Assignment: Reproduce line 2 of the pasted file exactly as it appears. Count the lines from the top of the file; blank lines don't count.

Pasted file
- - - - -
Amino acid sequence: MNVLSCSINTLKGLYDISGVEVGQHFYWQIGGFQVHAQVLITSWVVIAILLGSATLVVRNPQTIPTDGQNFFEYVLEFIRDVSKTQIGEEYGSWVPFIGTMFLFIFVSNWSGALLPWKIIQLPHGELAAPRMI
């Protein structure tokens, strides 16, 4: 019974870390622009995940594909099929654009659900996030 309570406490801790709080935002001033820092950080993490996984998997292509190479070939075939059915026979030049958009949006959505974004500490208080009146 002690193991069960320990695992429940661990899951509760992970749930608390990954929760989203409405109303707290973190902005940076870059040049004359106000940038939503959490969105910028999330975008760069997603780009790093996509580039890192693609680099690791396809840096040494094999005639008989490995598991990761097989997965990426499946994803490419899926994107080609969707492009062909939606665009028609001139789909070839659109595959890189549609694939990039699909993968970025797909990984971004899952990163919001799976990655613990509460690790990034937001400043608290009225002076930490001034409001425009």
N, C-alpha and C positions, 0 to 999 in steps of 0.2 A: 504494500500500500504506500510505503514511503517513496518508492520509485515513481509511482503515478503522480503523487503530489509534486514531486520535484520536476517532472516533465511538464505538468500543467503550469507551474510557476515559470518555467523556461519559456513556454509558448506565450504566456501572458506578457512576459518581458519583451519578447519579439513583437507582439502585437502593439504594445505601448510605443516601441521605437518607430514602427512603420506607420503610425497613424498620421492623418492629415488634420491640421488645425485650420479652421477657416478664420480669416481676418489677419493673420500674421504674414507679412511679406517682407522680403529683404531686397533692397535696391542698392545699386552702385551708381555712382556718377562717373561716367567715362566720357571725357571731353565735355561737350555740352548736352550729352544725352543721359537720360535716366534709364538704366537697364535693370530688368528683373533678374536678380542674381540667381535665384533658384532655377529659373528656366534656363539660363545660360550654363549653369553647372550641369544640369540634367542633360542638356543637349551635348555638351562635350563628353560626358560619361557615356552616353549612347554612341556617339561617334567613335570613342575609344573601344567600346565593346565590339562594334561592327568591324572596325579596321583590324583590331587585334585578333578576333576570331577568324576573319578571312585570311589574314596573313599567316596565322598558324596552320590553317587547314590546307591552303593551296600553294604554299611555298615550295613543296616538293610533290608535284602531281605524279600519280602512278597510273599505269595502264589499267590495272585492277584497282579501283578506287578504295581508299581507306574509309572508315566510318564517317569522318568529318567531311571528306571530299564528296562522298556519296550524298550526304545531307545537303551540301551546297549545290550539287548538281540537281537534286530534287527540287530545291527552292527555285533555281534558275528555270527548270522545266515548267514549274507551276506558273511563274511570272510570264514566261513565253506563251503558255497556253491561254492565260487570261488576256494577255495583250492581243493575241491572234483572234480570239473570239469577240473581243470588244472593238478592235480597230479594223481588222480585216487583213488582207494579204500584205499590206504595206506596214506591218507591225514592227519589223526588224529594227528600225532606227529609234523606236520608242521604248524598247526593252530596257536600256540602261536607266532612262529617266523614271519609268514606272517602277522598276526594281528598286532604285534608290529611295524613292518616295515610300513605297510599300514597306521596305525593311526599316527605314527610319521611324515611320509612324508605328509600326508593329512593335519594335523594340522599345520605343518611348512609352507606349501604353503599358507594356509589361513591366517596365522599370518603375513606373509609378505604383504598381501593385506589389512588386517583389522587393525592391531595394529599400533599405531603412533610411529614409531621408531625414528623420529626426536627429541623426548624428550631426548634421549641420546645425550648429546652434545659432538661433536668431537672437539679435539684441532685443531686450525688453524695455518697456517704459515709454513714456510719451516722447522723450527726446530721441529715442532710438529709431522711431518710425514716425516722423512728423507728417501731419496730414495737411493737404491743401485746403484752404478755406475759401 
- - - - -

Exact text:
């Protein structure tokens, strides 16, 4: 019974870390622009995940594909099929654009659900996030 309570406490801790709080935002001033820092950080993490996984998997292509190479070939075939059915026979030049958009949006959505974004500490208080009146 002690193991069960320990695992429940661990899951509760992970749930608390990954929760989203409405109303707290973190902005940076870059040049004359106000940038939503959490969105910028999330975008760069997603780009790093996509580039890192693609680099690791396809840096040494094999005639008989490995598991990761097989997965990426499946994803490419899926994107080609969707492009062909939606665009028609001139789909070839659109595959890189549609694939990039699909993968970025797909990984971004899952990163919001799976990655613990509460690790990034937001400043608290009225002076930490001034409001425009």